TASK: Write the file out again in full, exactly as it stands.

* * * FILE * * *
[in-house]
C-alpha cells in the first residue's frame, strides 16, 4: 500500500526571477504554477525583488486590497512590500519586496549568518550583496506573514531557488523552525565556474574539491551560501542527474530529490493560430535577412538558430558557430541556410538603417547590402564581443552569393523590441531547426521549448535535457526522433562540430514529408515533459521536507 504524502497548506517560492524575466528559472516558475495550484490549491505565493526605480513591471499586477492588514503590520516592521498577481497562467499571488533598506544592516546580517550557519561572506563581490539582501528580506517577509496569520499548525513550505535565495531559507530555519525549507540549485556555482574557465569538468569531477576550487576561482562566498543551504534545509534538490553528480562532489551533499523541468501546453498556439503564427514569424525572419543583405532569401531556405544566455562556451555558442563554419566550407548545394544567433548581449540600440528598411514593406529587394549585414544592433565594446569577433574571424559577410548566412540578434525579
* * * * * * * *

[in-house]
C-alpha cells in the first residue's frame, strides 16, 4: 500500500526571477504554477525583488486590497512590500519586496549568518550583496506573514531557488523552525565556474574539491551560501542527474530529490493560430535577412538558430558557430541556410538603417547590402564581443552569393523590441531547426521549448535535457526522433562540430514529408515533459521536507 504524502497548506517560492524575466528559472516558475495550484490549491505565493526605480513591471499586477492588514503590520516592521498577481497562467499571488533598506544592516546580517550557519561572506563581490539582501528580506517577509496569520499548525513550505535565495531559507530555519525549507540549485556555482574557465569538468569531477576550487576561482562566498543551504534545509534538490553528480562532489551533499523541468501546453498556439503564427514569424525572419543583405532569401531556405544566455562556451555558442563554419566550407548545394544567433548581449540600440528598411514593406529587394549585414544592433565594446569577433574571424559577410548566412540578434525579